By Richard Krevolin

1. The bait has to taste good to the fish, not the fisherman

The biggest mistake that writers make is that they are telling the wrong stories. Too often, I see my clients (aspiring writers) tell stories that they think are important, but they really aren’t. In other words, they tell stories that are important to them, but these stories really aren’t applicable to their readers. So, tell stories that your readers want to hear – stories that directly affect their lives or aspirational stories about the lives they wished they were living. Either way, they must be stories that they want to read!

2. Your target reader listens to only one radio station—WIIFM (What’s in it for me?)

This is essentially a variation of number one above. Too often we focus on what we want to say, instead of what your target reader wants and need to know. So, every time you create a new story or book or script, before you share it, ask yourself does this help your reader in some way – entertain them or intrigue them or educate them, or hopefully, all of the above.

3. It’s your job to make the worst thing possible happen to your main character

I work with a lot of writers every year who hire me as a consultant and here’s what I see over and over again. They are too nice.

In other words, they need to be crueler when it comes to their characters and their situations in their stories. My clients always tend to make life too easy for their heroes instead of making their existence more difficult. So, be a nice person in real life, but when you are writing, be a sadist in terms of what you do to your character as he or she valiantly attempts to achieve their goal!

4. It’s impossible to find the heart of something if it’s too big

Too often, we try to appeal to everybody and end up appealing to nobody. Nobody gets in a car and just drives around; we get in a car to go somewhere specific. Focus as specifically as possible on one target and own that market and then you can always build from there.

5. Avoid bland narratives and instead tell compelling stories

A narrative is any string of events placed together, but stories are narratives that have emotional content. Always remember to include dramatic, emotional content in your story since that is what people will remember and what will engage them. We are emotional creatures, not data-based fact collectors.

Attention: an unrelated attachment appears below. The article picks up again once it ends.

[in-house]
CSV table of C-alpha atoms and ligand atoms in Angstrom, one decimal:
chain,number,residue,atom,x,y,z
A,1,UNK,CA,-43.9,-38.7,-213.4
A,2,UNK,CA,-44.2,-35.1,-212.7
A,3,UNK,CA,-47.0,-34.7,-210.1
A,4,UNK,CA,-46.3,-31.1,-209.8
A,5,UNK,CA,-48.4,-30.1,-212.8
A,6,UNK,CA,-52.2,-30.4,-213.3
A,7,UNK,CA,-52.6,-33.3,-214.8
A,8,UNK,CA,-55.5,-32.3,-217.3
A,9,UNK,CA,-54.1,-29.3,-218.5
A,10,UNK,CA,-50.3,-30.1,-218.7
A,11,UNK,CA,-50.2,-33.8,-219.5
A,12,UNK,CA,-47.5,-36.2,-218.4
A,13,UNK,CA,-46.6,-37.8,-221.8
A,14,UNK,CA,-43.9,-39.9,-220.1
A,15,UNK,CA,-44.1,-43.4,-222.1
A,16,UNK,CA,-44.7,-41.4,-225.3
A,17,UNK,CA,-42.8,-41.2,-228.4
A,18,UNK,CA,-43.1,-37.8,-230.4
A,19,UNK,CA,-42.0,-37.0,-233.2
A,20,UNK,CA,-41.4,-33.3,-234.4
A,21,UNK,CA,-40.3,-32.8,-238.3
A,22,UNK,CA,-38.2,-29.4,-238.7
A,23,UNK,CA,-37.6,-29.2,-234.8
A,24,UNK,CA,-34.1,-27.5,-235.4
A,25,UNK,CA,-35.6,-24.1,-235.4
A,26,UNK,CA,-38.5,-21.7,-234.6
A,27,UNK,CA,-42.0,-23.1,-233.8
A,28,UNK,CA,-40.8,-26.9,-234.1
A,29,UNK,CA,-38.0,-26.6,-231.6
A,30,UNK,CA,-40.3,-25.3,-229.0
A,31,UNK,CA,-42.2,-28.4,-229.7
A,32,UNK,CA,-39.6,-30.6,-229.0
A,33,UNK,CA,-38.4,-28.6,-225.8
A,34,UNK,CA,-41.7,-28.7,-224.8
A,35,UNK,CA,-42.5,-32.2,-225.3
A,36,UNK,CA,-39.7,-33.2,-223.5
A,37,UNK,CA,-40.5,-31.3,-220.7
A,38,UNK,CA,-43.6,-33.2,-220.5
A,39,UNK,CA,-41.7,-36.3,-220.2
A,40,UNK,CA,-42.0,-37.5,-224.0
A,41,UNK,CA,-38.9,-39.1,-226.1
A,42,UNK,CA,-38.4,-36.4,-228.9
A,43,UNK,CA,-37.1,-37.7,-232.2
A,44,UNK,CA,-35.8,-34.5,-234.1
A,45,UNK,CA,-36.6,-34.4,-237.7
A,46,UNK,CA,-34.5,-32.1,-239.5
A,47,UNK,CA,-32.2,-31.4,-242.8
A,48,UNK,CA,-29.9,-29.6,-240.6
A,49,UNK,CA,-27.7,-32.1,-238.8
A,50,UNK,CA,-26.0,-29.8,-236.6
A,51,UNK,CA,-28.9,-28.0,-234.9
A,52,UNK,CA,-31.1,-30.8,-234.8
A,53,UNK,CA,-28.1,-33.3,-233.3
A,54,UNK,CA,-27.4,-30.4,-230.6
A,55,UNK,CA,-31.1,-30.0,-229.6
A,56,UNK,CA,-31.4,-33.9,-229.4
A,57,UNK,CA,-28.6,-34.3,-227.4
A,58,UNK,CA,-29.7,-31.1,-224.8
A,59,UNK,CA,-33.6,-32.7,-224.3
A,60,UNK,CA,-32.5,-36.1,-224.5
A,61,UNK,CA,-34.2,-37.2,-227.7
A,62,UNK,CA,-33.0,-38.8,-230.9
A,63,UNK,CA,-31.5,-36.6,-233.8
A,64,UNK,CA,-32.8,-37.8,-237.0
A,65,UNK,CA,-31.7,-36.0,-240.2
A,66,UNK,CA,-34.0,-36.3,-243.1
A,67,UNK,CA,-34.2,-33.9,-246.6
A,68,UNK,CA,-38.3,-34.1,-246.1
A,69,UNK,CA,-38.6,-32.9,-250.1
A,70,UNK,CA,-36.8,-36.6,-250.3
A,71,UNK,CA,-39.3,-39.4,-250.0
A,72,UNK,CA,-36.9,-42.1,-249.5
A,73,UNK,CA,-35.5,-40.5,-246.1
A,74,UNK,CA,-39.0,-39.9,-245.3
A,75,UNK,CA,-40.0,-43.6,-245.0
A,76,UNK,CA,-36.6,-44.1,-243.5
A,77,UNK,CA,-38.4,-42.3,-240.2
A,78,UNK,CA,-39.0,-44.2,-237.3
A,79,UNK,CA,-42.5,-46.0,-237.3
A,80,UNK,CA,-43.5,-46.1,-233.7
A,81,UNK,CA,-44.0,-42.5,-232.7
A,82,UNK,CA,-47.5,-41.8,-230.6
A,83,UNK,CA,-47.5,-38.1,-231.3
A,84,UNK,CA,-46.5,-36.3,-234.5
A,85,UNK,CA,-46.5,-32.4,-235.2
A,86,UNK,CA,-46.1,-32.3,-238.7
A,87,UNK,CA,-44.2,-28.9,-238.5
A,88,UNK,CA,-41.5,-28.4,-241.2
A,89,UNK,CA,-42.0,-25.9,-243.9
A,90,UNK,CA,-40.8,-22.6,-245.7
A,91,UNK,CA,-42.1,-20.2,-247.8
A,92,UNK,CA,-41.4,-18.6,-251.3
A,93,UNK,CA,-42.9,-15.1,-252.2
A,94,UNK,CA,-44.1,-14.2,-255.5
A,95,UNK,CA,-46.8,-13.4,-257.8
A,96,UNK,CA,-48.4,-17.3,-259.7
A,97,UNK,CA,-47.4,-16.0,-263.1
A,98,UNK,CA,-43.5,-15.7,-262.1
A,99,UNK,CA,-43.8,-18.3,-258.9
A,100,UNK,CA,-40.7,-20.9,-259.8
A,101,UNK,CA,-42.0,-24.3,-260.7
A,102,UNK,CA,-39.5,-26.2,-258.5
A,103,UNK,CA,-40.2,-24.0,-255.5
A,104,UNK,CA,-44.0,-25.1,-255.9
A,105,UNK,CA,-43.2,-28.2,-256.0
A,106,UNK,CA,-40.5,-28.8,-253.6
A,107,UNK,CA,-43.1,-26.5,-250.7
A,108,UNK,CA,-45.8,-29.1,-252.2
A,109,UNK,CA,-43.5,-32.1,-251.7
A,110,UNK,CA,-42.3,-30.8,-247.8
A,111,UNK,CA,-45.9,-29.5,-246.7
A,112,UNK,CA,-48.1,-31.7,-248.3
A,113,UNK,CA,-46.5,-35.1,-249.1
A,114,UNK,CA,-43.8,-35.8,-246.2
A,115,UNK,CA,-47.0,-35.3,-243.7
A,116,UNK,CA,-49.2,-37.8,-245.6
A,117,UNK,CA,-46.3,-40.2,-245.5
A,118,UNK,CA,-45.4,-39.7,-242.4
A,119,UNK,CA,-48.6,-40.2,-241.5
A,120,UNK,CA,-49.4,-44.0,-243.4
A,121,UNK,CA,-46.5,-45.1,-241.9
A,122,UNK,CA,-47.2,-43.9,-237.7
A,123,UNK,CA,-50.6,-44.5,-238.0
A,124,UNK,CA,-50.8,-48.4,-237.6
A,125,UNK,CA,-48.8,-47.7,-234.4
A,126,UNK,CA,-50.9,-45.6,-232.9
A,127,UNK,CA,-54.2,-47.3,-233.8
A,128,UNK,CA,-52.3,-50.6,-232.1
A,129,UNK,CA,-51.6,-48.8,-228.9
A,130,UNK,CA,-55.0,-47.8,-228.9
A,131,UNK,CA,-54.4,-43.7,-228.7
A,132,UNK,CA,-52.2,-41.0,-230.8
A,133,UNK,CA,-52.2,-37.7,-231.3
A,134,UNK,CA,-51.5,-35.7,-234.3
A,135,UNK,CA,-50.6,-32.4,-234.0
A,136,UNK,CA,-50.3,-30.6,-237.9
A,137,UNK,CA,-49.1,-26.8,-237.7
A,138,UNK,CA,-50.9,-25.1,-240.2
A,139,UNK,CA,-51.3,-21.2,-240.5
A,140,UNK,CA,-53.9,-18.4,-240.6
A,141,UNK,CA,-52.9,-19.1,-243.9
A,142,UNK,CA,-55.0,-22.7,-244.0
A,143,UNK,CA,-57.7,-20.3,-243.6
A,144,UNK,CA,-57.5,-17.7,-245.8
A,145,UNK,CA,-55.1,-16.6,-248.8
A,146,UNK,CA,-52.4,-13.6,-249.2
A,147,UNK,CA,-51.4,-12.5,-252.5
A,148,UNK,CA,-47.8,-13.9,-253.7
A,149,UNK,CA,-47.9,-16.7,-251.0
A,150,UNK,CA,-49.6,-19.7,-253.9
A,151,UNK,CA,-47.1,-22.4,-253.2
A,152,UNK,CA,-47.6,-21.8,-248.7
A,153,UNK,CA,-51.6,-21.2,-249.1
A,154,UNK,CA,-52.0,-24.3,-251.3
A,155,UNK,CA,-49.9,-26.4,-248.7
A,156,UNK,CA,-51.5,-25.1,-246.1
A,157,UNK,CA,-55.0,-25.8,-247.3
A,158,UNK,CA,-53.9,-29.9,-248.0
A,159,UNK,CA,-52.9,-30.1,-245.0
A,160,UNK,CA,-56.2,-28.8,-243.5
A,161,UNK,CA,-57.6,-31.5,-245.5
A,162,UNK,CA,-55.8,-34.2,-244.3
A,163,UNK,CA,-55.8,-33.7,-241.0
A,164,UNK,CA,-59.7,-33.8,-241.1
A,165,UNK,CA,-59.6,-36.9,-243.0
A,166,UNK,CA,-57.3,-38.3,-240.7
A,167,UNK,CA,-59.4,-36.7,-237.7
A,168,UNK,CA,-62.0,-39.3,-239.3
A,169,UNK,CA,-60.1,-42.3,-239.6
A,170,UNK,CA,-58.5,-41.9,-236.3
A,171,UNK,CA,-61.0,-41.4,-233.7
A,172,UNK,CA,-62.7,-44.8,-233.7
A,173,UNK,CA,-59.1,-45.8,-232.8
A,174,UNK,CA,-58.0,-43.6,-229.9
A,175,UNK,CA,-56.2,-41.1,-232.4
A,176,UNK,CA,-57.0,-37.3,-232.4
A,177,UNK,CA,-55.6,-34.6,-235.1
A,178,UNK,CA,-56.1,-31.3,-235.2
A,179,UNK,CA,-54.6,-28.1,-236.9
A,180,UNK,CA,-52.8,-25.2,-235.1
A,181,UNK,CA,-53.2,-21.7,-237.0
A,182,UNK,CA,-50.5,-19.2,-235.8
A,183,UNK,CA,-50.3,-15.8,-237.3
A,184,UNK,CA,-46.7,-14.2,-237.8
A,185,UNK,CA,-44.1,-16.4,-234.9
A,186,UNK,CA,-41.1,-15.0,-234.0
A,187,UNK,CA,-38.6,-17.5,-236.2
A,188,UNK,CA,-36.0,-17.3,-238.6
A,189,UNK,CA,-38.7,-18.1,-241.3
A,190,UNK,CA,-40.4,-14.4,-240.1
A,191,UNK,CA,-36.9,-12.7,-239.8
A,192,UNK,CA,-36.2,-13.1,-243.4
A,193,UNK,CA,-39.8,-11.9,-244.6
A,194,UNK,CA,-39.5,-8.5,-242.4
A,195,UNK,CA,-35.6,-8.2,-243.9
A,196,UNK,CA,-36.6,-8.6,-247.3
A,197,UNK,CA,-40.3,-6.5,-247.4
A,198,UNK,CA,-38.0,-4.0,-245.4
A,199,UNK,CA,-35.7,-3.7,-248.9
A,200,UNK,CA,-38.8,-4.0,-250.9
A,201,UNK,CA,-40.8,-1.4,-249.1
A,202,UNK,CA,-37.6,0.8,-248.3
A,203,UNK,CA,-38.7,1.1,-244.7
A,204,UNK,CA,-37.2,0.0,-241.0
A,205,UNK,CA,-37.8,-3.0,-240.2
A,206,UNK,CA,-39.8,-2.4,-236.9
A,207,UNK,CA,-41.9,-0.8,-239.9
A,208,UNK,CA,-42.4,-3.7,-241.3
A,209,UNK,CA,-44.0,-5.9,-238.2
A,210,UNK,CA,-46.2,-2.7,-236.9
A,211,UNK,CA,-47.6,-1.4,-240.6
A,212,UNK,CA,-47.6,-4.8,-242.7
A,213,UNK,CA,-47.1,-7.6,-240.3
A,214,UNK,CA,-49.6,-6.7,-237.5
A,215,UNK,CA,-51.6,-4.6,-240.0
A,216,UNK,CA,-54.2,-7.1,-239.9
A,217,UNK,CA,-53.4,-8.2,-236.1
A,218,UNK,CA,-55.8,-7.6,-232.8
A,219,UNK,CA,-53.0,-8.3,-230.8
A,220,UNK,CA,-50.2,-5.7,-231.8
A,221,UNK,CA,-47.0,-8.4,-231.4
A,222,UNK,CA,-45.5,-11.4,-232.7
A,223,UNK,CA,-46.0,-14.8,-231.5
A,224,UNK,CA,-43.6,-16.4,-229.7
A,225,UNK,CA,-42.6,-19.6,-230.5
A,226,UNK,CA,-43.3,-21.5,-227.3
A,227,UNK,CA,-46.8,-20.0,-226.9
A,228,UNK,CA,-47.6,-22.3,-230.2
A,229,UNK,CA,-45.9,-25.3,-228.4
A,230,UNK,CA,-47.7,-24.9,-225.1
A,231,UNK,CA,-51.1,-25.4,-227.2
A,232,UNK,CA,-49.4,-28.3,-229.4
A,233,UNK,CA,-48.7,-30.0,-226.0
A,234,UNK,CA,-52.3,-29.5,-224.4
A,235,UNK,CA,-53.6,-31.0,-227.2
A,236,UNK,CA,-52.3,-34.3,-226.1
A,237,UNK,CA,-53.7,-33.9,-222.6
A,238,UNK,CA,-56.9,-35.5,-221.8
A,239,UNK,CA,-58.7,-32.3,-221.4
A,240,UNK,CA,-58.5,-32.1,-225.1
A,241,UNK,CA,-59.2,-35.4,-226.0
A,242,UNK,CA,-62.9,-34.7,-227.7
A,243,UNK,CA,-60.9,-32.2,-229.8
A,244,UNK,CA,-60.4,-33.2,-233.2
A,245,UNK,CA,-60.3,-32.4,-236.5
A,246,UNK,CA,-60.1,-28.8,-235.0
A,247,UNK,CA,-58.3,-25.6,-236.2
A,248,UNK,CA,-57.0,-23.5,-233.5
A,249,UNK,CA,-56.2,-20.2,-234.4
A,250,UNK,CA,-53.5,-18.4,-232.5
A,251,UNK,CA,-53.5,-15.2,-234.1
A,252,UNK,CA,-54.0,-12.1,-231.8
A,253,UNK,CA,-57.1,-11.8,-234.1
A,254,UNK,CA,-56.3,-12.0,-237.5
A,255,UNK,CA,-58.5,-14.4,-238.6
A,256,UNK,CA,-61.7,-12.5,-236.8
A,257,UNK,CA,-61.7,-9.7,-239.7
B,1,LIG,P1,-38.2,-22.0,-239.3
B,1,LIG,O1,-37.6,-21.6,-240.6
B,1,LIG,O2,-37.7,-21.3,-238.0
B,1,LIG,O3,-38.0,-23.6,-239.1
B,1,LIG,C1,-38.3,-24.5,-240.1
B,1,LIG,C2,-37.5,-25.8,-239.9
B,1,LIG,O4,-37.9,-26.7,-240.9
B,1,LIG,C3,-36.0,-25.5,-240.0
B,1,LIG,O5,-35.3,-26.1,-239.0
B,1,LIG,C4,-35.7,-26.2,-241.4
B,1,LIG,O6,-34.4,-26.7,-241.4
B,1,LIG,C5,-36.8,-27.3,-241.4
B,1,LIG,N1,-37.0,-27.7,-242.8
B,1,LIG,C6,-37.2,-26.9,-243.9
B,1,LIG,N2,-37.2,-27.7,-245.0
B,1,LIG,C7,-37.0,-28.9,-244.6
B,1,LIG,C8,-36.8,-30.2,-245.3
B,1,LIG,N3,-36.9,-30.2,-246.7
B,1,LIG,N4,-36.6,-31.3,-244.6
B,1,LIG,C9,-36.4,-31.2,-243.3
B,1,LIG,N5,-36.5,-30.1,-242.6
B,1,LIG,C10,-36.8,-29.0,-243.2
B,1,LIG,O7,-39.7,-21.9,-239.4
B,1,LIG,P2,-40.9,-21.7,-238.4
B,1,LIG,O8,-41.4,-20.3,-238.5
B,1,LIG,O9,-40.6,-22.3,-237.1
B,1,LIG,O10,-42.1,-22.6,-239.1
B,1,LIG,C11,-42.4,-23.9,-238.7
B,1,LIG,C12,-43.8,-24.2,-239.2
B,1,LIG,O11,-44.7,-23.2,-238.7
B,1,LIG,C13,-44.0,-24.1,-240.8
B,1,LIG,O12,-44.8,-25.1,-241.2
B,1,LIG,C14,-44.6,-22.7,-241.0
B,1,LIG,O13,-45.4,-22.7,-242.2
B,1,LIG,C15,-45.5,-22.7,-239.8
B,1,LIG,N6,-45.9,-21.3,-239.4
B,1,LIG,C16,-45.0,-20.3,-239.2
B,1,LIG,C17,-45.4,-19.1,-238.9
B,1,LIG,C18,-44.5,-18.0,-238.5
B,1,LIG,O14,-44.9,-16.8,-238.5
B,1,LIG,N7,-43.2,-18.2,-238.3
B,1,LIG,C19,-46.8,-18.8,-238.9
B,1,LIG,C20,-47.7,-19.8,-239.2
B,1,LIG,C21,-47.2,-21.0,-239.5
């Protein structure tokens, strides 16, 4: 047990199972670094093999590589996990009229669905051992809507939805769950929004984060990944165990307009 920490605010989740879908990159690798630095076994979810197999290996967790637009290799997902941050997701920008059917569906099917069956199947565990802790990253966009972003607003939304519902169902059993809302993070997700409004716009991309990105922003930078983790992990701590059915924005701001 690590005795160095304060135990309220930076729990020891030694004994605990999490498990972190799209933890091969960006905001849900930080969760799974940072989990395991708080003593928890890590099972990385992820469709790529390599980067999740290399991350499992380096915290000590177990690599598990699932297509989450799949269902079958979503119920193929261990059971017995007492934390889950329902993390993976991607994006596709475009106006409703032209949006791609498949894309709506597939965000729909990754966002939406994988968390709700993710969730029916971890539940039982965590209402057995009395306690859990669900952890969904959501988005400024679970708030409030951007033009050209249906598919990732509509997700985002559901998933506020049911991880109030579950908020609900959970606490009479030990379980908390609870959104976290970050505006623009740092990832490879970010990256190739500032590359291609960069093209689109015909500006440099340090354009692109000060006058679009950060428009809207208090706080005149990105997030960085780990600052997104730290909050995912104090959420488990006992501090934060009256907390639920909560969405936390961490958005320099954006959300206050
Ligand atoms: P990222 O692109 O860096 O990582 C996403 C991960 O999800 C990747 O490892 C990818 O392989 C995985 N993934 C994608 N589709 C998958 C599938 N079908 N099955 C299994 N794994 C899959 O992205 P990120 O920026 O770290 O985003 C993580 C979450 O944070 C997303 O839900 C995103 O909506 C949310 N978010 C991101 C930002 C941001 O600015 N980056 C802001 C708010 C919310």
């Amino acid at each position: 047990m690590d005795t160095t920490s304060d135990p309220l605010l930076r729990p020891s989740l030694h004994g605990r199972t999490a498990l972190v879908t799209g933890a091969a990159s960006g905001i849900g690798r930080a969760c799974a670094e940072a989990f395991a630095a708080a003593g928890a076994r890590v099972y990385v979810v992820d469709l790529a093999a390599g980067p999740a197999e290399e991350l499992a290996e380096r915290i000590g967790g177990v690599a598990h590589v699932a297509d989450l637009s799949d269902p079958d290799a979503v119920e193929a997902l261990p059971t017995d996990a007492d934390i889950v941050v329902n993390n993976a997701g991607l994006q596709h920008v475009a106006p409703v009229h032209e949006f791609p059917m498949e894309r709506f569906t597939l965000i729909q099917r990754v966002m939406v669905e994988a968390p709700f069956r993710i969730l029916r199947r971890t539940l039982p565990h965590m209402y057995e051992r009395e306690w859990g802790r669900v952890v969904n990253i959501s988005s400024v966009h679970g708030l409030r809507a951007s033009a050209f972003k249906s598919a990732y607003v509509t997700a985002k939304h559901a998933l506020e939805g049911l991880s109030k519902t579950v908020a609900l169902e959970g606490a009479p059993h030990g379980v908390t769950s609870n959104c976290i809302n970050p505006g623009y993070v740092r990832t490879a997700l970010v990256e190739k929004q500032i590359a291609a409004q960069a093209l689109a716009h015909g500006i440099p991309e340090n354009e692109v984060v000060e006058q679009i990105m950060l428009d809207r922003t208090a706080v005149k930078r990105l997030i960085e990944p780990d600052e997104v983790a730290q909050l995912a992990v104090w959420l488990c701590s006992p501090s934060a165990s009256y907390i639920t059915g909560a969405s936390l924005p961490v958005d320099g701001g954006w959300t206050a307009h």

6. Create a constructive support group to foster your growth as a writer

No one starts out as a master storyteller. It takes time to develop your craft. Malcolm Gladwell’s 10,000 hours till mastery applies here. Realize it takes a long time. See the big picture and then find coaches or teachers or consultants or a writing group or like-minded individuals (Who are not your loved ones or family), to be your beta readers and give you the feedback you need to grow.

7. Enjoy the act of writing

You can’t control if your book will be a bestseller or not, but you can control your story and your language and your rewrites, and ultimately, when you release your book into the world. So, focus on that which you can control and most importantly, take pleasure in the act of putting together a beautiful sentence and take joy in constructing a great scene and revel in the process and you will be happy no matter what happens to your book!

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Richard KrevolinRichard Krevolin is an award-winning screenwriter, author, playwright, and professor. A graduate of Yale University, Richard went on to earn a masters degree in screenwriting at UCLA’s School of Cinema-Television, and a master’s degree in playwriting and fiction from USC. He regularly works as a story consultant, script doctor and brand narrative coach.
He can be contacted at [email protected] and is available for script consulting and story development work.